"JSRRC" stands for the Joint Services Records Research Center, stationed at Fort Belvoir, VA. The
Settling the question is no problem for Vietnam veterans because the law takes care of that via what is called "presumptive eligibility." If you were in Vietnam you're covered for the typical Agent Orange-presumptive illnesses.
For others, especially C-123 veterans, its is more complicated. The VA regional offices need to gather a lot of data, but at some point they almost always turn to the JSRRC for a report to verify the veteran's claim of exposure.
Early in our struggle, we noted the consistent denials of all exposure claims veterans put forward. I made an appointment with the JSRRC chief and visited in February to learn more about their operation and how we could submit official documentation to make their VA responses closer to our understanding of C-123 contamination. Needed - official US government documentation, because as archivists that is all they can work with.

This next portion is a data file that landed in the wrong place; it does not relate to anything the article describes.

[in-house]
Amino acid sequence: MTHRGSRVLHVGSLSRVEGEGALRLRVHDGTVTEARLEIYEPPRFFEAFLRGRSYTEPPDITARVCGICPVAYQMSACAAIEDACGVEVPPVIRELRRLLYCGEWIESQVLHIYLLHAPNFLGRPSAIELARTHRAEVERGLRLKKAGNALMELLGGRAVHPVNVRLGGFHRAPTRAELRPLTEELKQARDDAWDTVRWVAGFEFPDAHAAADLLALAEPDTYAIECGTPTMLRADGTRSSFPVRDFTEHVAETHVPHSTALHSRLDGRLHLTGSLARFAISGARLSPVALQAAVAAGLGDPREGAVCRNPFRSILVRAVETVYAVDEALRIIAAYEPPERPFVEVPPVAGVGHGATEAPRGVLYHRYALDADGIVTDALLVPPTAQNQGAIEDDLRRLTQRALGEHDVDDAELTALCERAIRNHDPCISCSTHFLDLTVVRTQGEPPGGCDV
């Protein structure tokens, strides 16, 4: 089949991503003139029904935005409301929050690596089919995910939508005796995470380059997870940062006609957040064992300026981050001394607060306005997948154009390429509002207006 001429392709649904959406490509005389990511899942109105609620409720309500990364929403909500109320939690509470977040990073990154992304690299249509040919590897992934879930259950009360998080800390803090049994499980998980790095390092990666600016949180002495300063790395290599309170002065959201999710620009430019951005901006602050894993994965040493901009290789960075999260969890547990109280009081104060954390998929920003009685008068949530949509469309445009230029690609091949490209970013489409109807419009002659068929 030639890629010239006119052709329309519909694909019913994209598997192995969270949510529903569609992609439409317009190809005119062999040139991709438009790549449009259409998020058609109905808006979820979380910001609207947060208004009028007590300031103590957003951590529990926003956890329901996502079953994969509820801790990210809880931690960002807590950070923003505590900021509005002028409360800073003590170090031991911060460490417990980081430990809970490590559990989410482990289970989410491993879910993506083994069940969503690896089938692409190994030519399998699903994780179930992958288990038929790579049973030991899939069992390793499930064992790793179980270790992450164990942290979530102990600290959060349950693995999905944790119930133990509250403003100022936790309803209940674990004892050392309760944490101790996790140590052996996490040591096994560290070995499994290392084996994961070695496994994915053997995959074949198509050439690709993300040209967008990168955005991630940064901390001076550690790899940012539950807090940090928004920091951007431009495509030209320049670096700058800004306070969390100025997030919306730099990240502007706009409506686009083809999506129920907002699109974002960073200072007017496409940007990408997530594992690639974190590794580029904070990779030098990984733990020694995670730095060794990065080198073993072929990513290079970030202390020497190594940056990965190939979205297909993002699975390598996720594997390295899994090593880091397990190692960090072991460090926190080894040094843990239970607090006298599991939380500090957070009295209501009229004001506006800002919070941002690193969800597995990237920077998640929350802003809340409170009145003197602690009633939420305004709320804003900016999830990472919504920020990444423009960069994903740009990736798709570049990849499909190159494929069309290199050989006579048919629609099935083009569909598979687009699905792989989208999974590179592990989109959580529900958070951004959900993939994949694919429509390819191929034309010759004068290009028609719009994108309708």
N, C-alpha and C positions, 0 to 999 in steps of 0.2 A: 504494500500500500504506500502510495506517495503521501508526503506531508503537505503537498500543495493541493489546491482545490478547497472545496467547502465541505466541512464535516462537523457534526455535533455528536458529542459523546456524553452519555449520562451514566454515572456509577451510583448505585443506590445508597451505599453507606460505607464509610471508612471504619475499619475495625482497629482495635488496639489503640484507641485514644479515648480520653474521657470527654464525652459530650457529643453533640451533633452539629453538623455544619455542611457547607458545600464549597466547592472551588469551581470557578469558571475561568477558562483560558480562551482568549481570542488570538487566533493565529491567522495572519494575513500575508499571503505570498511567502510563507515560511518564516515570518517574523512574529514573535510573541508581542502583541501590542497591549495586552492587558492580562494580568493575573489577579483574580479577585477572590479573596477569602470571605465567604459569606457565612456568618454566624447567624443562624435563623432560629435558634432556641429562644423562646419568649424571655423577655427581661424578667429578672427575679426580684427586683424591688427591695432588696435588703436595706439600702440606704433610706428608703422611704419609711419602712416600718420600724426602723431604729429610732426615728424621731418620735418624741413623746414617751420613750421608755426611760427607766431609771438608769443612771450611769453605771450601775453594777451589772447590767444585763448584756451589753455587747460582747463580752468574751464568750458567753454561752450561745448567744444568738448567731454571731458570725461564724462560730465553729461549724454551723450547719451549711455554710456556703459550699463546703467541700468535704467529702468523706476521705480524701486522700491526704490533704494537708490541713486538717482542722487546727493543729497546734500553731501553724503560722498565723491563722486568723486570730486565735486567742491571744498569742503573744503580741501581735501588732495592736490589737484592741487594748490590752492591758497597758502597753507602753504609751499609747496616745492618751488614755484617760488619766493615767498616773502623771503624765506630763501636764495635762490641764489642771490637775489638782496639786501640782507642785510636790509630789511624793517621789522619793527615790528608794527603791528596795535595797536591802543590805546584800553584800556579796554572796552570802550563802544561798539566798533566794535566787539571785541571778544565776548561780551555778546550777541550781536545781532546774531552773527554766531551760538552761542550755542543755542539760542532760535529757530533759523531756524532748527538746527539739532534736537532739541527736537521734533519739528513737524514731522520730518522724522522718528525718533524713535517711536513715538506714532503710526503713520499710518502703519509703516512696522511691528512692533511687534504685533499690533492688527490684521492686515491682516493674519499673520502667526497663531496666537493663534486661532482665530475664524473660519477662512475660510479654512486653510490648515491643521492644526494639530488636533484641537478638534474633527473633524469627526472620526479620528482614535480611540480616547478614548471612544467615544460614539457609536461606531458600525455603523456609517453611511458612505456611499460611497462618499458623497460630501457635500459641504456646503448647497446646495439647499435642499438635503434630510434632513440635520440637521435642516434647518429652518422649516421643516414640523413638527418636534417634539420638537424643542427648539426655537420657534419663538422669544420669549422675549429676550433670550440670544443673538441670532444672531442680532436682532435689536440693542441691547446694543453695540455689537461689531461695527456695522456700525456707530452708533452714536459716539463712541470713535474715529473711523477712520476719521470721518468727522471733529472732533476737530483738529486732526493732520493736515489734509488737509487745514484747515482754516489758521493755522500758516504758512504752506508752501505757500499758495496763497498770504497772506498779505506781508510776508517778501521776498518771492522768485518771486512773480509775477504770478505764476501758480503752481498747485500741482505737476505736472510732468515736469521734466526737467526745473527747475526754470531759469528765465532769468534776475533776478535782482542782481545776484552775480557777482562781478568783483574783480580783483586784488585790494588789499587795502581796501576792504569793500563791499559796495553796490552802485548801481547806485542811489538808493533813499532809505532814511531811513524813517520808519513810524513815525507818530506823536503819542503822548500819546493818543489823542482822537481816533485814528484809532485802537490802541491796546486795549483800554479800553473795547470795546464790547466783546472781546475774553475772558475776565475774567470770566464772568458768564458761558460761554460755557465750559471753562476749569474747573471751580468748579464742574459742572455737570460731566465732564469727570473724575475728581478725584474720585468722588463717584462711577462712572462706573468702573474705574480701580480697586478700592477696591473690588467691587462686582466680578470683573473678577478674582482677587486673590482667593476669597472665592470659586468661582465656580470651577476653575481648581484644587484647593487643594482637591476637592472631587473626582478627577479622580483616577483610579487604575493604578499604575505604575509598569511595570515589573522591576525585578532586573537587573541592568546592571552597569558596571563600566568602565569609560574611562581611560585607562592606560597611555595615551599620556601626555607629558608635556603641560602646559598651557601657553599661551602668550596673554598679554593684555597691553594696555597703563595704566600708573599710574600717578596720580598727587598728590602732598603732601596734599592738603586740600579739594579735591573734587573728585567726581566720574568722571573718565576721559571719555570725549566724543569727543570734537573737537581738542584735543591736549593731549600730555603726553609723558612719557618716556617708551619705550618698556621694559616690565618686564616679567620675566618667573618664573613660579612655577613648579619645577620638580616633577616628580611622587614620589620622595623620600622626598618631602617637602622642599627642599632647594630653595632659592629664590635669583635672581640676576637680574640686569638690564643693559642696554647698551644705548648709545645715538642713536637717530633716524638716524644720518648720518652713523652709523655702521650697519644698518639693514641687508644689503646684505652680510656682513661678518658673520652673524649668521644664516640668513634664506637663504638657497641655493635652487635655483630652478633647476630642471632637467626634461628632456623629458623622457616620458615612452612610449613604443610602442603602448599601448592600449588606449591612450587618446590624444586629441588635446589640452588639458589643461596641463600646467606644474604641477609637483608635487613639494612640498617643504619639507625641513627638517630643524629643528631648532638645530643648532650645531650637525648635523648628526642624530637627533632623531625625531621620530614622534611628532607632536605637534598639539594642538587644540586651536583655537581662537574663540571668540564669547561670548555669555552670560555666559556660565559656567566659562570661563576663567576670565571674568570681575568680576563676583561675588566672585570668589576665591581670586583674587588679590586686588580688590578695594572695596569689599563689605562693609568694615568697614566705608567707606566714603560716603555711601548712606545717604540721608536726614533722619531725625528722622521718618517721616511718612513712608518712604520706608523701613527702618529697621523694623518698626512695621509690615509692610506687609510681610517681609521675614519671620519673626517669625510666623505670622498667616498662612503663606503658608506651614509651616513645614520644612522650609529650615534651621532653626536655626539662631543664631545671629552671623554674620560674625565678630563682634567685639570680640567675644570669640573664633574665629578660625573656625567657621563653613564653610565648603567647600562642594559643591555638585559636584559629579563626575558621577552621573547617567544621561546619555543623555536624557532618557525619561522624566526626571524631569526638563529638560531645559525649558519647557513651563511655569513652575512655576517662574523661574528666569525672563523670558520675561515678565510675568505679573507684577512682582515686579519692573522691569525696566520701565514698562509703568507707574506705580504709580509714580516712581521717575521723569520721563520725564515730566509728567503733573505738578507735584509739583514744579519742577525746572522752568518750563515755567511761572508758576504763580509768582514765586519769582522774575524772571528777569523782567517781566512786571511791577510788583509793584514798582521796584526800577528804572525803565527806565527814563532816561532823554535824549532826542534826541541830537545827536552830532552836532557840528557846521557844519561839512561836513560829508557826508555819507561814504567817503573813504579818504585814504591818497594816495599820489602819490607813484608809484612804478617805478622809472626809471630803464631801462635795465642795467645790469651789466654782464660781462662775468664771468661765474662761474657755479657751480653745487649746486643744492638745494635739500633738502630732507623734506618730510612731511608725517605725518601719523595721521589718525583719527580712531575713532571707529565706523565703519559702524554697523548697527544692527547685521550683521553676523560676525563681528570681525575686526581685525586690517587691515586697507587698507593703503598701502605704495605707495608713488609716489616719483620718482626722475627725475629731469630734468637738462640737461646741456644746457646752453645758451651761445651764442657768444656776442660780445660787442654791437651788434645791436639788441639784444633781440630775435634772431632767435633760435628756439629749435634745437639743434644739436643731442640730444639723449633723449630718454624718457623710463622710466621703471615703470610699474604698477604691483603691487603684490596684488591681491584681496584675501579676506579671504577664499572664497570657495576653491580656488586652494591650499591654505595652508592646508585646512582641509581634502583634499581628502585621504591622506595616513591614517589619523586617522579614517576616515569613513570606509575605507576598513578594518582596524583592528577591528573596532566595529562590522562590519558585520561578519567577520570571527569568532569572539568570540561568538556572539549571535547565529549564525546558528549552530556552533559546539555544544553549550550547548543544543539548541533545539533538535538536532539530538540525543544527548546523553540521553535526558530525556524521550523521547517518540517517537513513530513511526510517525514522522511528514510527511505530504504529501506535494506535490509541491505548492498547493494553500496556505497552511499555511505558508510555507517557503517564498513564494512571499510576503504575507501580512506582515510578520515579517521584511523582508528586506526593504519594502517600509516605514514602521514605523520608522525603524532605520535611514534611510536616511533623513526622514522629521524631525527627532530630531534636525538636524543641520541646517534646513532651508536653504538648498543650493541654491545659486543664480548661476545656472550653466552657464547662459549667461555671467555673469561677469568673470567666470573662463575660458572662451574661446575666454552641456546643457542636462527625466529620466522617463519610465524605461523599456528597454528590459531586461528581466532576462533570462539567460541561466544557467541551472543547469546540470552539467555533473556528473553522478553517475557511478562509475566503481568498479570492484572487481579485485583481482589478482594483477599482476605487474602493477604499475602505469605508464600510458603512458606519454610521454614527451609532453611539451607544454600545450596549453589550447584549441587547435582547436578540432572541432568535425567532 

Fortunately we had our stack of supporting information ready, it has been provided JSRRC and currently their responses to VA are closer to the facts as we know them. Today I added more documentation from the USAF Historical Records Research Agency and also two statements from senior US Public Health officials - USPHS commissioned officers are military officers, thus we have a nice set of two physicians backing up our exposure claims...in writing!
But if you turned in your claim any time in the last two years, you really should check your VA C-file. There probably is, or should be, a JSRRC report on you. That report needs to agree with your situation.
If not, submit a written request, stating your JSRRC response is incorrect and VA should request a restatement from JSRRC. Simple...but you have to initiate the request. Don't out it off!